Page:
Guilty Plea in Law Firm Inside Trading Case from Napkin-Eating Middleman
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inside trading

Summary: Frank Tamayo, the middle man in an insider trading conspiracy including a Simpson Thacher employee pleaded guilty Friday.

The middle man in a five-year inside trading scheme pleaded guilty this Friday to receiving tips from an employee of Simpson Thacher & Bartlett LLP and passing them on to a broker-dealer, who gained $5.6 million in illegal profits through the enterprise.


That middle man, Frank Tamayo, 41, pleaded guilty Friday in the U.S. District Court in Trenton before U.S. District Judge Michael A. Shipp to one count of conspiracy to commit securities and tender offer fraud, one count of securities fraud, and one count of tender offer fraud.

The insider-trading scheme drew his information from Simpson Thacher managing clerk Steven Metro – the two were friends from law school.

As Simpson Thacher specializes in mergers and acquisitions, Metro stole information regarding mergers from the firm’s computer system, using such keywords in his search as “merger agreement” and “engagement letter” to discover what companies would be merging, and ultimately how to play the stocks based on that information.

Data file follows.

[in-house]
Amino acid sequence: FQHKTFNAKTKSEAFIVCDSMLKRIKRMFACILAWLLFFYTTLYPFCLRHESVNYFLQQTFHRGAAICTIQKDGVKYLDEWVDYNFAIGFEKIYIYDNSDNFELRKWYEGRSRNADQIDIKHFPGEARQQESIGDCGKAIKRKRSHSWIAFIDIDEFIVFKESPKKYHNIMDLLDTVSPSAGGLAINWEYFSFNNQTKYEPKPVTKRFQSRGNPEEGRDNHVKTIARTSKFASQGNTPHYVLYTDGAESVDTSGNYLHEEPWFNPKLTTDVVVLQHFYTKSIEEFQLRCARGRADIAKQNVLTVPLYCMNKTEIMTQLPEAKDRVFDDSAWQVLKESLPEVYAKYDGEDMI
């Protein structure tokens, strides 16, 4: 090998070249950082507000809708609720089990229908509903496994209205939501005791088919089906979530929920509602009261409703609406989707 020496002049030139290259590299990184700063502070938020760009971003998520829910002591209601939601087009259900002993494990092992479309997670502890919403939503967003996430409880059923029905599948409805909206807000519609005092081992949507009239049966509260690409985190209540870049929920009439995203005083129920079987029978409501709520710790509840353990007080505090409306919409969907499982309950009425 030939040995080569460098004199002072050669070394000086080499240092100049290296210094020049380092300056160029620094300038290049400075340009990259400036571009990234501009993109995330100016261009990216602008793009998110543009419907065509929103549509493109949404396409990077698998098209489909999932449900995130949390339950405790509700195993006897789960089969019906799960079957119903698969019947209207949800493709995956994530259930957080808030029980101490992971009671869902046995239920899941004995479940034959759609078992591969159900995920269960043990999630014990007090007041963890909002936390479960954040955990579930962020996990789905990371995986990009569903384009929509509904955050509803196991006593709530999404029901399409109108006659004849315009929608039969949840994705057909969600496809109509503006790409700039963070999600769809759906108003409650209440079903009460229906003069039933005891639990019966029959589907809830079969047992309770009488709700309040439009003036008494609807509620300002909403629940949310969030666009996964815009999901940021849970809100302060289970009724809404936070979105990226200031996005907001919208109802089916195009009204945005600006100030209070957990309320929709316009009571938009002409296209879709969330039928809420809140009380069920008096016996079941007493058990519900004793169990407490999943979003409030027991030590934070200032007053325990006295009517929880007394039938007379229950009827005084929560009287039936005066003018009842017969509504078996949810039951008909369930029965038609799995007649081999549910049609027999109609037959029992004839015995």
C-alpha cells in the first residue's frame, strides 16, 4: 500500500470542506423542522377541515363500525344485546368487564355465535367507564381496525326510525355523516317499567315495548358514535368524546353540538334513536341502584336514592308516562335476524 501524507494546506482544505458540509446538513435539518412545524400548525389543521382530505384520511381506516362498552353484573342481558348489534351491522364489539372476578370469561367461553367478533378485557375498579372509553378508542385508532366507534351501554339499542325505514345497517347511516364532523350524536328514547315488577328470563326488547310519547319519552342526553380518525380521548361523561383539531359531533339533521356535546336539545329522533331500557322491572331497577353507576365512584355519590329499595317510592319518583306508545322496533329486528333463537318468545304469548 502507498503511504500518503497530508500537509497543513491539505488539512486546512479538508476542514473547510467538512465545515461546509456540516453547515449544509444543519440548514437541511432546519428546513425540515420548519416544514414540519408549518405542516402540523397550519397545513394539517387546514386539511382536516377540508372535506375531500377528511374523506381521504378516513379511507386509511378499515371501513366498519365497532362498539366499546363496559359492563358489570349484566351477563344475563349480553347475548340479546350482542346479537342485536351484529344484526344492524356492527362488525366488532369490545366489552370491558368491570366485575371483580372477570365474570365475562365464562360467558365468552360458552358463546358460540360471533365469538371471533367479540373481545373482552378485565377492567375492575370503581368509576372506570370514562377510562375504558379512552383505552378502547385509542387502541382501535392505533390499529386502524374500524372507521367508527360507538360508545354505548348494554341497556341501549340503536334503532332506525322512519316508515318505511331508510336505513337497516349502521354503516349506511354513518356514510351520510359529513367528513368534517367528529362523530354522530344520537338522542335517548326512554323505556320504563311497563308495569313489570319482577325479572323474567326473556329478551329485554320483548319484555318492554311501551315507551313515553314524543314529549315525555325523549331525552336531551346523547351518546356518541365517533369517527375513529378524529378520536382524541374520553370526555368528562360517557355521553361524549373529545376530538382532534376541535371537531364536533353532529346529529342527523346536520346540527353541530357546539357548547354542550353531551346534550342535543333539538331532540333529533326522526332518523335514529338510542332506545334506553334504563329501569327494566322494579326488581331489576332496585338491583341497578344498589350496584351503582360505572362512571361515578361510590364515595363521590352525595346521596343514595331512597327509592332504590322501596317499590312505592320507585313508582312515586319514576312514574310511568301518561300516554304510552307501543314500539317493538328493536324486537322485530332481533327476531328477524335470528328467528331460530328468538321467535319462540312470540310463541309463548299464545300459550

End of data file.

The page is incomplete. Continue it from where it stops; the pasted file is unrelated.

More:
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They played this game from 2009 till 2013, bidding on such mergers as International Ltd.’s intent to buy Brink’s Home Security Holdings Inc. and 2013’s merger of OfficeMax Inc. and Office Depot Inc.

Metro would meet with his friend at various locations near trade-broker Vladimir Eydelman’s work place, such as the large clock on New York’s Grand Central Terminal.

Later, Tamayo would bring pieces of paper or napkins with the security’s ticker symbol, give it to Eydelman to memorize, and then chew on the napkin to destroy it.

Eydelman, 42, of Colts Neck, recently working for Morgan Stanley, would then buy securities for himself, family, and friends, and also Tamayo, earning a sum of millions over the years.

“We cannot comment except to say that on Friday Mr. Tamayo took the first step in the process of accepting full responsibility for his actions,” said Mr. Tamayo’s lawyer, as the Wall Street Journal blog wrote.

Tamayo could face a maximum of five years in prison and a $250,000 fine on his conspiracy count, and 20 years in prison and a $5 million fine on the securities and tender offer count. Sentencing will take place Dec. 23, 2014.

Simpson Thacher, meanwhile, made a statement in March claiming to have “strong internal controls in place” but would “determine if there are ways in which they could be further strengthened.” There has been a heightened concern for client privacy in law firms as of late.




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